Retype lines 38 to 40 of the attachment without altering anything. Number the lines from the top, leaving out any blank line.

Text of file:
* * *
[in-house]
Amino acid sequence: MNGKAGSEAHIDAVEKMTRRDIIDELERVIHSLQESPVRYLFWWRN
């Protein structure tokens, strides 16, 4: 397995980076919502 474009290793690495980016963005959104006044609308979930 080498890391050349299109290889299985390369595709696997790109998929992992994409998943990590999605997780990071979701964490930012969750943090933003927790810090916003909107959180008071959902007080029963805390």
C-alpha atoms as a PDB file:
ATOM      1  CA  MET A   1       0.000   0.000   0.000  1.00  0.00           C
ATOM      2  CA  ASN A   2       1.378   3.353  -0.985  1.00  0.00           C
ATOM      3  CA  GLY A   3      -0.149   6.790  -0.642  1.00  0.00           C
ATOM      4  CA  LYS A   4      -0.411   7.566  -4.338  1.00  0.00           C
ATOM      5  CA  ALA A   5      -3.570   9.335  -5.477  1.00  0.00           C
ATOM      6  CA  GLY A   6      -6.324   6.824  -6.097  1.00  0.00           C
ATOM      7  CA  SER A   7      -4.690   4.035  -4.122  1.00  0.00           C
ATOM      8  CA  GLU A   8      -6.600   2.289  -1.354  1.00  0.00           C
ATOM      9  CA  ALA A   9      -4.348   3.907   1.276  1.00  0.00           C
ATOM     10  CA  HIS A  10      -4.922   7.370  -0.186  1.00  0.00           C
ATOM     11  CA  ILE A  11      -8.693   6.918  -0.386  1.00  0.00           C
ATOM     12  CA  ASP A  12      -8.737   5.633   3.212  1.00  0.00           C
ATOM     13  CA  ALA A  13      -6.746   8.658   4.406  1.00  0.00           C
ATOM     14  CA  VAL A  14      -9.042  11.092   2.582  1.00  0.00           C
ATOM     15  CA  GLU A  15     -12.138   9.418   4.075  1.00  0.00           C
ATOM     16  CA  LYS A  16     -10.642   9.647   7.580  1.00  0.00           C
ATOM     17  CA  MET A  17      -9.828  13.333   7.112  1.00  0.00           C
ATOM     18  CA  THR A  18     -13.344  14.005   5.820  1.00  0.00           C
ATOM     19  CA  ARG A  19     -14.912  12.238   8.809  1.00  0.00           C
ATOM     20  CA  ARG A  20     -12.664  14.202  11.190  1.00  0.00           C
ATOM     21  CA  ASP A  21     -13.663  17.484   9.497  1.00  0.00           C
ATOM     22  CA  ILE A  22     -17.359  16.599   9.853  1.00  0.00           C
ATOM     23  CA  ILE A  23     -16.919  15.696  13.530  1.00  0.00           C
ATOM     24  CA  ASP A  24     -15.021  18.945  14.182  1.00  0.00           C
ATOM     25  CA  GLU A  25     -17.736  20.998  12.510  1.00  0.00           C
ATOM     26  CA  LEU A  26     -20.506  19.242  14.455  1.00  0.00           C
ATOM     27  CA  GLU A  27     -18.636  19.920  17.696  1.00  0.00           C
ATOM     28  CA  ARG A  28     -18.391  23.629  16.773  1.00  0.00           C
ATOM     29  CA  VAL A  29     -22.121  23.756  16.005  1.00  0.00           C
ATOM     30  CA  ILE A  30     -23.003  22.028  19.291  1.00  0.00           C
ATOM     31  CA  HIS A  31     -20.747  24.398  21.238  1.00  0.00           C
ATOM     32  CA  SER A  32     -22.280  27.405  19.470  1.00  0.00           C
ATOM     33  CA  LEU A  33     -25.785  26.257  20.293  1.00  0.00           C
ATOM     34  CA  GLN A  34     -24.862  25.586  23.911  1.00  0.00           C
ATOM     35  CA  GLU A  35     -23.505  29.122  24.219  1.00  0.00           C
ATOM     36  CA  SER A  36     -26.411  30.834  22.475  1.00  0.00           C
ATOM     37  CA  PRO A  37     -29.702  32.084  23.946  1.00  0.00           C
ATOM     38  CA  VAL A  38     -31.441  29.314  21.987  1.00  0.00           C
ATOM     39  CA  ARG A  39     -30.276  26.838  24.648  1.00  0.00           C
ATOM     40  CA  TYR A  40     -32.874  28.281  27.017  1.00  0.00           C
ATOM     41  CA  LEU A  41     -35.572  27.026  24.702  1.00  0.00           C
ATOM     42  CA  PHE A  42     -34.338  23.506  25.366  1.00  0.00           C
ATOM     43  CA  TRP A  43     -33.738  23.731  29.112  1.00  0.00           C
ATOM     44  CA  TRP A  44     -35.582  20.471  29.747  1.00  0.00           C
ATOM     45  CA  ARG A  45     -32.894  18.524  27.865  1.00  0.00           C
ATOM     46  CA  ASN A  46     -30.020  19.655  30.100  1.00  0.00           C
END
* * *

ATOM     34  CA  GLN A  34     -24.862  25.586  23.911  1.00  0.00           C
ATOM     35  CA  GLU A  35     -23.505  29.122  24.219  1.00  0.00           C
ATOM     36  CA  SER A  36     -26.411  30.834  22.475  1.00  0.00           C